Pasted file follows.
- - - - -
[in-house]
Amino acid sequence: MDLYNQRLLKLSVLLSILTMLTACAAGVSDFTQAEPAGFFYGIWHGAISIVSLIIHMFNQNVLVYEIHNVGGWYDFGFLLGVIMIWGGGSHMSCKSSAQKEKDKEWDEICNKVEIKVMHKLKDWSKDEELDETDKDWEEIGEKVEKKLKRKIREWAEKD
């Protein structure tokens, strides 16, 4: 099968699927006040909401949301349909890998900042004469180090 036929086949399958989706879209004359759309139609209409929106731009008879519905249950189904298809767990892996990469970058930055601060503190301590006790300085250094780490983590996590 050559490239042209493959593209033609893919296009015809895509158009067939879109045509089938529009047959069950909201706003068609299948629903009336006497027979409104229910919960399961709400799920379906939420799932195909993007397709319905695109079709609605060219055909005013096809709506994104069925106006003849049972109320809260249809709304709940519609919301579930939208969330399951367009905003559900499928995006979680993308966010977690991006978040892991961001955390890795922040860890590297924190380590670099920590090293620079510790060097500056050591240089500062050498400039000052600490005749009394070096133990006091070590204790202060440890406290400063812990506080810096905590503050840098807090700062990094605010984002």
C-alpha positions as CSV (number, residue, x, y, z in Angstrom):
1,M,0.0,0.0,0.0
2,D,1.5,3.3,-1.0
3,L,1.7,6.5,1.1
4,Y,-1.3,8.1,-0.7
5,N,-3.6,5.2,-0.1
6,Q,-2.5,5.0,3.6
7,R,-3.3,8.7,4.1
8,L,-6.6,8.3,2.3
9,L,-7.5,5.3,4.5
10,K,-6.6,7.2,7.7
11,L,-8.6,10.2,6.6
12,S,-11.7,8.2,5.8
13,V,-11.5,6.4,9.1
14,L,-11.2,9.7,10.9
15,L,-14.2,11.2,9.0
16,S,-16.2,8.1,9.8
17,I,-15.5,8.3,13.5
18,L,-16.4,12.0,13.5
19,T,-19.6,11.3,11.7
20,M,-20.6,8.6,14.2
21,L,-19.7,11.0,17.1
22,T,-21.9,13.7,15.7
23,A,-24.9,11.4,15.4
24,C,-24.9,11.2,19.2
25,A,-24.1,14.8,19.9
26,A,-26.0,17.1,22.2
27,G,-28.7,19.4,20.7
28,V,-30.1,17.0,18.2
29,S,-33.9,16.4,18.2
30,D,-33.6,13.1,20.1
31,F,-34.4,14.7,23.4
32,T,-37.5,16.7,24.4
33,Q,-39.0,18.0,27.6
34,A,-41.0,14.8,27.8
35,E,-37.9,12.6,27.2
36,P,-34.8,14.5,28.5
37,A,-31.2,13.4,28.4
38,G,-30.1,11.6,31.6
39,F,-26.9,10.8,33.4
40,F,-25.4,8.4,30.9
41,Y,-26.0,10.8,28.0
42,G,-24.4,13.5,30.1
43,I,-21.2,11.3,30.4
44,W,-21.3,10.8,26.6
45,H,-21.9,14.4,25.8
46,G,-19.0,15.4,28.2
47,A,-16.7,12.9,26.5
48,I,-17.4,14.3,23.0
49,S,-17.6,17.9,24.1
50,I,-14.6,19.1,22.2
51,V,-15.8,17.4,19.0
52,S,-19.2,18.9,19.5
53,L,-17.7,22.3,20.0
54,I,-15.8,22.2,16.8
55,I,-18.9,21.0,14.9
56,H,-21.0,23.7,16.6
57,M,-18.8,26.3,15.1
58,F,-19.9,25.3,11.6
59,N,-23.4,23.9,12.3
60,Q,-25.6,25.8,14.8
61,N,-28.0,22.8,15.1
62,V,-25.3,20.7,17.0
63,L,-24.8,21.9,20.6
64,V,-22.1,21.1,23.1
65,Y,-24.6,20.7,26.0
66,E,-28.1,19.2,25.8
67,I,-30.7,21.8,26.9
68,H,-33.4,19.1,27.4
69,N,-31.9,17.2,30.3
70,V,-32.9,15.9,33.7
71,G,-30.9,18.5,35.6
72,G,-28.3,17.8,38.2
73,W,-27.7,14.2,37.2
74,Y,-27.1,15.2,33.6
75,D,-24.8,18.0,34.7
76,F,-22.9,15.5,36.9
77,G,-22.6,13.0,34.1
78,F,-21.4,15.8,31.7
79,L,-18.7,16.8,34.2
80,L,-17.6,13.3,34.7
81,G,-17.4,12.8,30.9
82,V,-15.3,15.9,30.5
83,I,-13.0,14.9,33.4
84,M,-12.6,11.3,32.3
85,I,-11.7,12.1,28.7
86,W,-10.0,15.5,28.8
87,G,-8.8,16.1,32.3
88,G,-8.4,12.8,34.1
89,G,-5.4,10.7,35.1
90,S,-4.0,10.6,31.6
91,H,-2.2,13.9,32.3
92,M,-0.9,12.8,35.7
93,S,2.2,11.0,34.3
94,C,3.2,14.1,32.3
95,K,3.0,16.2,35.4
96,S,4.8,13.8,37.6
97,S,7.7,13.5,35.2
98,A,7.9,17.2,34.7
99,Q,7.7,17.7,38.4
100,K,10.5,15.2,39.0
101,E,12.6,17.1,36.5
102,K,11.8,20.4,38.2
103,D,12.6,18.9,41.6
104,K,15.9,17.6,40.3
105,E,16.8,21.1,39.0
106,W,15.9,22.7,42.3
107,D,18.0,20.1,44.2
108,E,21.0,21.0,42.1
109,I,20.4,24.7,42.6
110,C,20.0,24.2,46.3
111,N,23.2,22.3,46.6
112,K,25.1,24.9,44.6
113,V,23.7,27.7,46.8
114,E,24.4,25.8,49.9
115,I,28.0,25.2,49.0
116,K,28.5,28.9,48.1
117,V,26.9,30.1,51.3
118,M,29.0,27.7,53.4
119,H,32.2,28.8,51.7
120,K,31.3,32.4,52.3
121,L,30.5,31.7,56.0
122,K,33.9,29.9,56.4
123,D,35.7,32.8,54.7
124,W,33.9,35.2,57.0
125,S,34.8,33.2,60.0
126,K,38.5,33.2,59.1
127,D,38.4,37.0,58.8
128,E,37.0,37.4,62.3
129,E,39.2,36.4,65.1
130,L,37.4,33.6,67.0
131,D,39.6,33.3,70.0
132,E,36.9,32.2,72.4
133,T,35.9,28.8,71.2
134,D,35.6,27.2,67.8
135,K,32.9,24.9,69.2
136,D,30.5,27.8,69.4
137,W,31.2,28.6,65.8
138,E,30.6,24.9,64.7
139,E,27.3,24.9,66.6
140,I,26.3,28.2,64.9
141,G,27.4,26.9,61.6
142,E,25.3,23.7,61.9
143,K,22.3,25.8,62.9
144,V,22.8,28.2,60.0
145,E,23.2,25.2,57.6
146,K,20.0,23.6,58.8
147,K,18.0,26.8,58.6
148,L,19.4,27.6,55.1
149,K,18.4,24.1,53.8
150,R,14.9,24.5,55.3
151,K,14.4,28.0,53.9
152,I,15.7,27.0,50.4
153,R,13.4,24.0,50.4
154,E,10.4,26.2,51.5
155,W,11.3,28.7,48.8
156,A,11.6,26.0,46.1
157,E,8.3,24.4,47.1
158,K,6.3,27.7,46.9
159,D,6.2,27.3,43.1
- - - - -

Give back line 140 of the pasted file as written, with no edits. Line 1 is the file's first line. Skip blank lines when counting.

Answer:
136,D,30.5,27.8,69.4